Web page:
What many are calling a standoff in Crimea is anything but. Russian President Vladimir Putin is on a roll. He is building up Russian forces on the Crimean peninsula. He has thumbed his nose at the OSCE (Organization for Security and Co-operation in Europe), which has been thwarted in its attempt to send observers into Crimea, and expelled the UN envoy. He has advanced the date for a referendum on Crimea’s future to March 16. And he has secured a vote in the Russian Duma which would welcome Crimea back into the Russian fold.
Meanwhile, the West dithers and fumbles the ball. Stout rhetoric but little action. Instead of delivering a strong, clear and unambiguous message to Putin that he is risking everything in his relations with the West, the Alliance has been in disarray, sending a series of mixed and confusing messages about its intentions and interests in this crisis.
Diplomacy is going nowhere because there is no personal chemistry between Putin and President Barack Obama and even less respect. In spite of a flurry of ‘phone calls,’ they seem to be talking past each other.
German Chancellor Angela Merkel has the best relationship with Putin of any Western leader, but it is not clear whether she wants to play the role of interlocutor. Narrow economic interests prevail in Berlin.
While Western leaders flail with empty threats, Putin exploits the advantage he seized on the ground — thus far without violence, which implicitly helps him. The referendum is a squalid sideshow but one that enhances his popularity at home.
Western measures such as visa bans and freezing the assets of those complicit in Crimea’s rupture from Ukraine are a mere tap on the wrist. Ukraine’s new leaders worry openly that the West is going to let the Crimea and perhaps even eastern Ukraine fall into Russia’s hands. Those trying to muster a semblance of governance in Kiev are struggling mightily but the challenge is Herculean, especially with the Russian bear holding most of the leverage.
Germany has balked on developing a package of tough economic and financial sanctions and on the threat to expel Russia from the G8. Even the normally stalwart British are hesitant about financial sanctions because they would hurt the City of London, where Russian oligarchs and energy companies have stashed much of their cash.
Although the European Union has offered to provide Ukraine with a $15 billion aid package, most of that money would end up in Russian hands to pay for outstanding loans and to buy Russian gas (Ukraine depends on Russia for 60 per cent of its natural gas imports).
The Obama administration has gone into overdrive in “consultations” with its NATO allies as a substitute for real action. The sad spectacle of a single American warship going on patrol in the Black Sea — on a mission that apparently been planned long before this crisis began — says it all: America is standing down, not standing up. As some have pointed out, Obama adheres to a ‘fantasy foreign policy’ — seeing the world as he would like it to be rather than as it is.
Apart from Putin’s muscle, we are seeing an enfeebled America — a foreign policy without rigour and a fiscal paralysis that is weakening its military — and a befuddled EU. Since the West has ruled out even hypothetically any military option, Putin is banking on the fact that the lack of clear leadership from the ‘after you Alphonse’ brigade will limit Western consensus and capacities for action.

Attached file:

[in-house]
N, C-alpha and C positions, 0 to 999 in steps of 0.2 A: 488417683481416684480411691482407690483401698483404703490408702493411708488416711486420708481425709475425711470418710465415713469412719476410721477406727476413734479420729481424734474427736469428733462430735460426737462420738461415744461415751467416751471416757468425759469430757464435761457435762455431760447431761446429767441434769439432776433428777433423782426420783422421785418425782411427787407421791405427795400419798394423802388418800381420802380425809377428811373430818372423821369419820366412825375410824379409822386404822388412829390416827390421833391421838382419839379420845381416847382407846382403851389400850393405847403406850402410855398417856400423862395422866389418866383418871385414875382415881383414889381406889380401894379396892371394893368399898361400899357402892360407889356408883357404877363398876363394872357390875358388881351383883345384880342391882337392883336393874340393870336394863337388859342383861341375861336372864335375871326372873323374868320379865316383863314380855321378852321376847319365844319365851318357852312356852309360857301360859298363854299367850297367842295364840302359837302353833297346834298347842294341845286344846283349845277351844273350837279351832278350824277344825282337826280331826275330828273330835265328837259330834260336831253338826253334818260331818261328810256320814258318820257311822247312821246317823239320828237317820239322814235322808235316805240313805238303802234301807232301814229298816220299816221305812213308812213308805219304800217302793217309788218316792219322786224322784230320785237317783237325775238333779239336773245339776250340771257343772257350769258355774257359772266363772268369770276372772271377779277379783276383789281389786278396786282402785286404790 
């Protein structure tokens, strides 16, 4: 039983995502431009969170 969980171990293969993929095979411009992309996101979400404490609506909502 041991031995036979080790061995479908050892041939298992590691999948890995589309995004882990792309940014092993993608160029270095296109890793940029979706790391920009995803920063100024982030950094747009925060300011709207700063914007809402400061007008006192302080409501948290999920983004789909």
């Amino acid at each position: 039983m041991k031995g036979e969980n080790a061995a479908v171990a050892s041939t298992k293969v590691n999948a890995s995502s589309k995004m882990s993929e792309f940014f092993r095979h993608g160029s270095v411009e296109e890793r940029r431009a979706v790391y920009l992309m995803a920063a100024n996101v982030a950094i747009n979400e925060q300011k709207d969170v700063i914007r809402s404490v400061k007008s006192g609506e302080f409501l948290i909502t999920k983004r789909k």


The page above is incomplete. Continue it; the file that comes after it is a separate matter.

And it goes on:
America could and should use its economic options at least to thwart Russia’s oligarchs and contain Moscow’s threat of retaliation on energy with actions that would promise credible, alternative supplies. More generally, the West needs to step up to the plate in Ukraine with aid and real security guarantees. Under the Partnership for Peace agreement with NATO, Ukraine is within its rights to ask for NATO’s help. Similarly tangible reassurances are needed by Poland, the Czech Republic and the Baltic states — which undoubtedly observe the events next door with increasing trepidation.
With the deepening crisis in Crimea, a more constructive spirit appears to have emerged in Ottawa, led by Prime Minister Stephen Harper. Liberal MP Chrystia Freeland, who visited Ukraine this past week, also showed grace and good judgment by publicly expressing her support for the prime minister’s policies. There are, after all, principles at stake about the manner in which basic concepts of international law and national sovereignty are being violated.
Alas, one cannot say the same about the wailing Greek chorus of former Canadian diplomats who continue to criticize the government, most recently urging that it consult with, instead of reprimand, Russian ambassador Georgy Mamedov — who only days ago was denying that Russia would invade Ukraine. As an unreconstructed apparatchik from Soviet days, the wily Mamedov, along with the equally wily Foreign Minister Lavrov, simply parrots the tune of their KGB-trained master in Moscow.
While Ottawa speaks with one voice on Ukraine, the same cannot be said about Washington. Republicans and even some Democrats have been openly critical of the president, as (surprisingly) has been the usually liberal Washington Post.
Differences on foreign policy no longer stop at the water’s edge. In what many are calling Obama’s greatest foreign policy crisis, the president is seen at home as dithering with no sense of strategy and little inclination to act. Firm statements are not sufficient and simply risk further embarrassment.
If, as seems certain, Putin wins the referendum handily in Crimea, the West needs to bolster firmly Ukraine’s desire for closer relations. If that were to happen, Putin would ultimately be the big loser. But it will take more than fine rhetoric to reach that obvious, strategic objective.